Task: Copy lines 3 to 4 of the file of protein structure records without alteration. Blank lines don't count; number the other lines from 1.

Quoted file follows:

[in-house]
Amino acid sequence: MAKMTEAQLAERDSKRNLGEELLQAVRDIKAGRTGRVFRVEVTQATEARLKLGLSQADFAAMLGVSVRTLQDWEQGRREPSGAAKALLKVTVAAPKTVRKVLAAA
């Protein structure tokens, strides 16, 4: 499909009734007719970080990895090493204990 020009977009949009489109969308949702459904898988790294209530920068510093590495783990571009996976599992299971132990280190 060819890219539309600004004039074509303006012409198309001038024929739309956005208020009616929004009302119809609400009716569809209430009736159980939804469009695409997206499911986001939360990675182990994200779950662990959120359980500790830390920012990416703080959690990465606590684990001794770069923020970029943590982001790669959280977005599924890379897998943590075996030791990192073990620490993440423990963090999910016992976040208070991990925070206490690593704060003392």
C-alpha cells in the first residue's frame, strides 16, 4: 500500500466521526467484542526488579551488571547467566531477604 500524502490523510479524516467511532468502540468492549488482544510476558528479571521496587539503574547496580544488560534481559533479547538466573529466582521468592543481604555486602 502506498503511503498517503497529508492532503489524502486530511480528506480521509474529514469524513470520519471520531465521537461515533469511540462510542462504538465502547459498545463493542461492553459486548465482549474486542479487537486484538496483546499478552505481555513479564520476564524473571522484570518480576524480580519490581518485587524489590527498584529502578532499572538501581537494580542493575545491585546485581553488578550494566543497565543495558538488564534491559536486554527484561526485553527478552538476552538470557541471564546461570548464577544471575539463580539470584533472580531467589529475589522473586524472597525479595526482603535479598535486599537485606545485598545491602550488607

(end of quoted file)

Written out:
């Protein structure tokens, strides 16, 4: 499909009734007719970080990895090493204990 020009977009949009489109969308949702459904898988790294209530920068510093590495783990571009996976599992299971132990280190 060819890219539309600004004039074509303006012409198309001038024929739309956005208020009616929004009302119809609400009716569809209430009736159980939804469009695409997206499911986001939360990675182990994200779950662990959120359980500790830390920012990416703080959690990465606590684990001794770069923020970029943590982001790669959280977005599924890379897998943590075996030791990192073990620490993440423990963090999910016992976040208070991990925070206490690593704060003392």
C-alpha cells in the first residue's frame, strides 16, 4: 500500500466521526467484542526488579551488571547467566531477604 500524502490523510479524516467511532468502540468492549488482544510476558528479571521496587539503574547496580544488560534481559533479547538466573529466582521468592543481604555486602 502506498503511503498517503497529508492532503489524502486530511480528506480521509474529514469524513470520519471520531465521537461515533469511540462510542462504538465502547459498545463493542461492553459486548465482549474486542479487537486484538496483546499478552505481555513479564520476564524473571522484570518480576524480580519490581518485587524489590527498584529502578532499572538501581537494580542493575545491585546485581553488578550494566543497565543495558538488564534491559536486554527484561526485553527478552538476552538470557541471564546461570548464577544471575539463580539470584533472580531467589529475589522473586524472597525479595526482603535479598535486599537485606545485598545491602550488607